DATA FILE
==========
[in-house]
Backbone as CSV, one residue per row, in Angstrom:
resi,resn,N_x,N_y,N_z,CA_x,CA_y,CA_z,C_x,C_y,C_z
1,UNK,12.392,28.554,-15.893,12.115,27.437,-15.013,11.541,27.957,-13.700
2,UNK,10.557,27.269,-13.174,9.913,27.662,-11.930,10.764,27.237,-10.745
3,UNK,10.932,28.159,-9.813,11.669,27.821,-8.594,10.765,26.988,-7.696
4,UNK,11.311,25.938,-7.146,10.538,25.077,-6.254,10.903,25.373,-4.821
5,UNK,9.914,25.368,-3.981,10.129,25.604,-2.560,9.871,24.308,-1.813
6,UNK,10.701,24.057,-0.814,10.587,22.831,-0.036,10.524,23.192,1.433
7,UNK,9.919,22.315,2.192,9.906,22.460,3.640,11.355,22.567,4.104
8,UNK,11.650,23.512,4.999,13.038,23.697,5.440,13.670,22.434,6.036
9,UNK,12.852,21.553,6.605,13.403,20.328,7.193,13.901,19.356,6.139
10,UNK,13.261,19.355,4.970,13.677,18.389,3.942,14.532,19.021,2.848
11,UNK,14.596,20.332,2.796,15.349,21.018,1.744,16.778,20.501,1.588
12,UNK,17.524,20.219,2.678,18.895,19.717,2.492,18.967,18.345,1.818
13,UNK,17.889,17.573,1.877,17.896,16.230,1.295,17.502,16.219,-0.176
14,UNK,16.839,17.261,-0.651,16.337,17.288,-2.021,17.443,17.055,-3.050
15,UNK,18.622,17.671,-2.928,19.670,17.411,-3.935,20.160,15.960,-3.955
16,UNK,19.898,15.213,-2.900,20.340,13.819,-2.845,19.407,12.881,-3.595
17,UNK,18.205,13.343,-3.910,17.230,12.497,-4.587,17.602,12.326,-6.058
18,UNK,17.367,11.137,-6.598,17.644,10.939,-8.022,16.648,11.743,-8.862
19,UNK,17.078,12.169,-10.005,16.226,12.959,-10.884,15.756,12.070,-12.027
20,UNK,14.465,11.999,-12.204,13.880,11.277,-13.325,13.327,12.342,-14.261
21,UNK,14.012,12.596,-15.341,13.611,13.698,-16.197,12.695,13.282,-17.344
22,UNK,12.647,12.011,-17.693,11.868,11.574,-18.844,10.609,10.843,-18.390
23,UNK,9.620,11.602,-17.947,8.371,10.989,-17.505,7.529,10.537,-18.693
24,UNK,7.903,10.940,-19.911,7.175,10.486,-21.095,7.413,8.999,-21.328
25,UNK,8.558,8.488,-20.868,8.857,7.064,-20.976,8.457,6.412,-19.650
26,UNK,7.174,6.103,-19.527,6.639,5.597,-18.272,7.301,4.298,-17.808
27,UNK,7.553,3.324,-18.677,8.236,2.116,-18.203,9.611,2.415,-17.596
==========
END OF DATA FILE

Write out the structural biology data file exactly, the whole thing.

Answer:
[in-house]
Backbone as CSV, one residue per row, in Angstrom:
resi,resn,N_x,N_y,N_z,CA_x,CA_y,CA_z,C_x,C_y,C_z
1,UNK,12.392,28.554,-15.893,12.115,27.437,-15.013,11.541,27.957,-13.700
2,UNK,10.557,27.269,-13.174,9.913,27.662,-11.930,10.764,27.237,-10.745
3,UNK,10.932,28.159,-9.813,11.669,27.821,-8.594,10.765,26.988,-7.696
4,UNK,11.311,25.938,-7.146,10.538,25.077,-6.254,10.903,25.373,-4.821
5,UNK,9.914,25.368,-3.981,10.129,25.604,-2.560,9.871,24.308,-1.813
6,UNK,10.701,24.057,-0.814,10.587,22.831,-0.036,10.524,23.192,1.433
7,UNK,9.919,22.315,2.192,9.906,22.460,3.640,11.355,22.567,4.104
8,UNK,11.650,23.512,4.999,13.038,23.697,5.440,13.670,22.434,6.036
9,UNK,12.852,21.553,6.605,13.403,20.328,7.193,13.901,19.356,6.139
10,UNK,13.261,19.355,4.970,13.677,18.389,3.942,14.532,19.021,2.848
11,UNK,14.596,20.332,2.796,15.349,21.018,1.744,16.778,20.501,1.588
12,UNK,17.524,20.219,2.678,18.895,19.717,2.492,18.967,18.345,1.818
13,UNK,17.889,17.573,1.877,17.896,16.230,1.295,17.502,16.219,-0.176
14,UNK,16.839,17.261,-0.651,16.337,17.288,-2.021,17.443,17.055,-3.050
15,UNK,18.622,17.671,-2.928,19.670,17.411,-3.935,20.160,15.960,-3.955
16,UNK,19.898,15.213,-2.900,20.340,13.819,-2.845,19.407,12.881,-3.595
17,UNK,18.205,13.343,-3.910,17.230,12.497,-4.587,17.602,12.326,-6.058
18,UNK,17.367,11.137,-6.598,17.644,10.939,-8.022,16.648,11.743,-8.862
19,UNK,17.078,12.169,-10.005,16.226,12.959,-10.884,15.756,12.070,-12.027
20,UNK,14.465,11.999,-12.204,13.880,11.277,-13.325,13.327,12.342,-14.261
21,UNK,14.012,12.596,-15.341,13.611,13.698,-16.197,12.695,13.282,-17.344
22,UNK,12.647,12.011,-17.693,11.868,11.574,-18.844,10.609,10.843,-18.390
23,UNK,9.620,11.602,-17.947,8.371,10.989,-17.505,7.529,10.537,-18.693
24,UNK,7.903,10.940,-19.911,7.175,10.486,-21.095,7.413,8.999,-21.328
25,UNK,8.558,8.488,-20.868,8.857,7.064,-20.976,8.457,6.412,-19.650
26,UNK,7.174,6.103,-19.527,6.639,5.597,-18.272,7.301,4.298,-17.808
27,UNK,7.553,3.324,-18.677,8.236,2.116,-18.203,9.611,2.415,-17.596